Laura Lippman has won Edgar, Shamus, Agatha and Anthony awards for her Tess Monaghan crime series, the latest of which is No Good Deeds.

At once aspiring and decaying, Main Street U.S.A. and urban melting pot, "Smalltimore" emerges vividly in No Good Deeds. Was Baltimore the story's inspiration?

I started writing the Tess Monaghan books in part because I'm fascinated by my hometown. Because I live, work and volunteer here, I'm aware of the changes Baltimore is going through. I don't think most residents imagined the current influx of glossy hotels, condos and lofts around the water. That said, I'm part of the problem, too, someone who has moved into an old working-class neighborhood that is now almost completely gentrified.

The story includes plenty of drama, but also touches on national issues recently in the news, including abuses of government power, the sanctity (or not) of anonymous sources and the growing bottom-line corporate pressure on news media. Was this topicality intentional?

I'm not the kind of writer who can usually plot "ahead of the curve" so that their books suddenly feel timely when they appear, but my paranoia seemed to align neatly with current events this time out. I started plotting this book in November 2004, with no agenda greater than showing how powerfully the government can squeeze people even without the Patriot Act.

You write both the Tess Monaghan series and stand-alone mysteries for William Morrow. How did that develop?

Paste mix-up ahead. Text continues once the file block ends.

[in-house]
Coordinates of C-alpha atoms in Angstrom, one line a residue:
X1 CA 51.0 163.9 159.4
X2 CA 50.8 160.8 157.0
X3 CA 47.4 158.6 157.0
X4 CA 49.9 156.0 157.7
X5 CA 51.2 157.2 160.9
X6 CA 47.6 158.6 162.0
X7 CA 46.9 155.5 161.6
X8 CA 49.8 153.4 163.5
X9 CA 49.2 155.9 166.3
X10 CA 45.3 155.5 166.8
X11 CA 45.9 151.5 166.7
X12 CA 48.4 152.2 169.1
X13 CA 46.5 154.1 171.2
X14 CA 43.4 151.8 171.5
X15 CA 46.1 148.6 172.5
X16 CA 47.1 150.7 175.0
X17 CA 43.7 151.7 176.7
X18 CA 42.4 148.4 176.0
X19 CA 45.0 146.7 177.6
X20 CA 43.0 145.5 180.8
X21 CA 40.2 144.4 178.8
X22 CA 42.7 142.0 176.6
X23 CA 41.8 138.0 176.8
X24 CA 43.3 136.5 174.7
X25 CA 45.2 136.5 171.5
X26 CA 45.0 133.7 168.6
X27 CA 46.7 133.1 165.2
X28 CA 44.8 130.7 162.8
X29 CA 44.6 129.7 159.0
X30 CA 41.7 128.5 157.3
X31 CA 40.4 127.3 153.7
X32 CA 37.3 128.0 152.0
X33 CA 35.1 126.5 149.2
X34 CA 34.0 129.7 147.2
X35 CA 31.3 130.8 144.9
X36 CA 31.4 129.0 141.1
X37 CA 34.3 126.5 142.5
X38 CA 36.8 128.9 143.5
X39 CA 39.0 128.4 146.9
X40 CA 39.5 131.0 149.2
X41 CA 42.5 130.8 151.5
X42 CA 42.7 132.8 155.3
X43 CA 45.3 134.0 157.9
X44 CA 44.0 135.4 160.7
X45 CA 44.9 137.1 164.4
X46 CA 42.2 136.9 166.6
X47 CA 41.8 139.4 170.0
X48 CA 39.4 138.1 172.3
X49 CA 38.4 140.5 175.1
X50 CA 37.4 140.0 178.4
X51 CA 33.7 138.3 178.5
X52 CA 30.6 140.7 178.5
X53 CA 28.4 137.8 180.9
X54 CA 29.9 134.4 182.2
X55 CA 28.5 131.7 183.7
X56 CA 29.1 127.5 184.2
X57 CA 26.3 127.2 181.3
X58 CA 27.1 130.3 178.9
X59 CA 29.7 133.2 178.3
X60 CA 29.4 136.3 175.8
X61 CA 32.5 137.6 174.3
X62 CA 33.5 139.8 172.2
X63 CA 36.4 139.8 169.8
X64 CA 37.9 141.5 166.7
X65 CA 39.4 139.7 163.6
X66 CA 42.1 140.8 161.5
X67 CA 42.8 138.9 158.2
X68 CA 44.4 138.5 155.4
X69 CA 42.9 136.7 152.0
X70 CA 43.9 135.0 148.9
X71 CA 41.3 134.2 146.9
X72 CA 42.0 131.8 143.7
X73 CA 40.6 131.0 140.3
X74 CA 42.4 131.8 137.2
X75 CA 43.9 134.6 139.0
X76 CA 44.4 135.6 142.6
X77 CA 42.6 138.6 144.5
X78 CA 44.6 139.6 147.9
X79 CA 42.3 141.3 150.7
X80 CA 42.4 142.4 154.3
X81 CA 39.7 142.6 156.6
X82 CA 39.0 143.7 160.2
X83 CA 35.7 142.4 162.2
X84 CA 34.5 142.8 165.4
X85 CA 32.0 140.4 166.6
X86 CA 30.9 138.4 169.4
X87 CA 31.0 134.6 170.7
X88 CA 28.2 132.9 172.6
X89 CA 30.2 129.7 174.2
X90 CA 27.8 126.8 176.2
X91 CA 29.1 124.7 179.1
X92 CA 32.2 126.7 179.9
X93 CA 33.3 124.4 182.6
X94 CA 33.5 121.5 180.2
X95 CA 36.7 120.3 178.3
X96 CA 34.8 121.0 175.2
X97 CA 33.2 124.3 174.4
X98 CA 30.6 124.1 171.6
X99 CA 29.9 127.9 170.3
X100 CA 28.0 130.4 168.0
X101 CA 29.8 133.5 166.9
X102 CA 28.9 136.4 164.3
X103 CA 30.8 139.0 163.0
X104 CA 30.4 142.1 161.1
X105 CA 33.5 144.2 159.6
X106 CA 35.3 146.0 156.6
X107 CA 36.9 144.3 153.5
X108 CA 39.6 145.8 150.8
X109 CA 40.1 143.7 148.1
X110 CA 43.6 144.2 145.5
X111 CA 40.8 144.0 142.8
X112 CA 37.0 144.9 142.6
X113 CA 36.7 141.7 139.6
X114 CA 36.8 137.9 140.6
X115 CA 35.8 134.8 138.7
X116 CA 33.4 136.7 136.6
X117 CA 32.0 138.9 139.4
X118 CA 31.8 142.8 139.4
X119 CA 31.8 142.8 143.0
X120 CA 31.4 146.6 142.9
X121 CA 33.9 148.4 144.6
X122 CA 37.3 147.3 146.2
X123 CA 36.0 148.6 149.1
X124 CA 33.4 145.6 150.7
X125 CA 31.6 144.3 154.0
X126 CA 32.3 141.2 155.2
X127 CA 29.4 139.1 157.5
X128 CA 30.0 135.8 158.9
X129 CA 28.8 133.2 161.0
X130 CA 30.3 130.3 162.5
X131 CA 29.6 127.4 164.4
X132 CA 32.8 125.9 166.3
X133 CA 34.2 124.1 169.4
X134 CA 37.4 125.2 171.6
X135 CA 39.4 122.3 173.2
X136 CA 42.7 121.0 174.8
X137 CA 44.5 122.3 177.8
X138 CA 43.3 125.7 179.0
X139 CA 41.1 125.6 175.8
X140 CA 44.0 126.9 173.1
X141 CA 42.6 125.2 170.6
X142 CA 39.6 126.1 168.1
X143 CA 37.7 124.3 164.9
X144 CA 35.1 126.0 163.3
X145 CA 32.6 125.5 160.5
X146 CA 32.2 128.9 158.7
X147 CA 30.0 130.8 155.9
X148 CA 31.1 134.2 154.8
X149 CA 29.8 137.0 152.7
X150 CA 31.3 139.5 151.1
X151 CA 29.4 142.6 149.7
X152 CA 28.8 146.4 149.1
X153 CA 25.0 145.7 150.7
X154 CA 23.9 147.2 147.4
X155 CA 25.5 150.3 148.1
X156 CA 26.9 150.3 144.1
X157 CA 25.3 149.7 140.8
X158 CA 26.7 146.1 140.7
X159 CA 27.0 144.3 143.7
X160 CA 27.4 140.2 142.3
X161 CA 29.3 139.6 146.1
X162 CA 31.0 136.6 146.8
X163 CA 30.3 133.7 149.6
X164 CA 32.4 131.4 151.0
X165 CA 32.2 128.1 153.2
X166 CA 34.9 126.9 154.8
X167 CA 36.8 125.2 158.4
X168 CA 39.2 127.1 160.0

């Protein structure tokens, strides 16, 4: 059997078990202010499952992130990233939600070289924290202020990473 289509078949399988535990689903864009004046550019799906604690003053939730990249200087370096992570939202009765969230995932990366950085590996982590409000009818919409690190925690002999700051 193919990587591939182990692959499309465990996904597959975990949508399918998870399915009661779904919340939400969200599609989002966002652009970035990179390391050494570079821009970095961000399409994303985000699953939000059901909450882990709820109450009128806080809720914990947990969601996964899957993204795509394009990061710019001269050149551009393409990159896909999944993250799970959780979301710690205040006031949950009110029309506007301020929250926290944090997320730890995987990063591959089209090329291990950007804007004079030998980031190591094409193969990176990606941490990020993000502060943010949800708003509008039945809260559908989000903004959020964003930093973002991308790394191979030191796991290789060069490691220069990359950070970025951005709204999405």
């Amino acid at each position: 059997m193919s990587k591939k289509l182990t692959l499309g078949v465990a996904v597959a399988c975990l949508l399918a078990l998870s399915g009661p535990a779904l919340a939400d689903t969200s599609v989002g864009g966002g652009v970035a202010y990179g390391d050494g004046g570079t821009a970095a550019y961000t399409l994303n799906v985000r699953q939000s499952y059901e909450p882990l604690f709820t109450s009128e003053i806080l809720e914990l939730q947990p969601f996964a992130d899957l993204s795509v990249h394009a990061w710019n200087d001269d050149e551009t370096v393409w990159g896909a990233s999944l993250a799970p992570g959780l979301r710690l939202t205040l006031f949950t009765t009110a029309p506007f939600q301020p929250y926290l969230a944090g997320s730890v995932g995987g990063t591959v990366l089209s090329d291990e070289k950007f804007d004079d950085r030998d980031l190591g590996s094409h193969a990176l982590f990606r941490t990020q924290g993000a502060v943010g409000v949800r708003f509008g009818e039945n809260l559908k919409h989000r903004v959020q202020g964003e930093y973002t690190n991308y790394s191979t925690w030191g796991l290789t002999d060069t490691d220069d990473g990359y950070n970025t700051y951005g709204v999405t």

Tess is like an utterly satisfactory imaginary friend in whose company I'm never bored. I just had an idea I felt very passionate about that wouldn't work for her. I was lucky to have the full support of everyone at Morrow for what became Every Secret Thing, and I later decided to alternate the two kinds of books. The stand-alone mysteries, along with short stories, function as a kind of literary cross-training for the series.

Like No Good Deeds, your stand-alone mysteries have a timely edge.

I often work from stories in the news, though I have an uneasy relationship with the phrase "ripped from the headlines." Mainly, I'm interested in how we live now: what kind of cars people drive, what technology they use, what they worry about. To the Power of Three distilled a lot of things I had heard about the college admissions process. By a Spider's Thread is a novel about divorce, and if most divorces don't involve murder and double-dealing and long-buried secrets, well, they can definitely feel that way.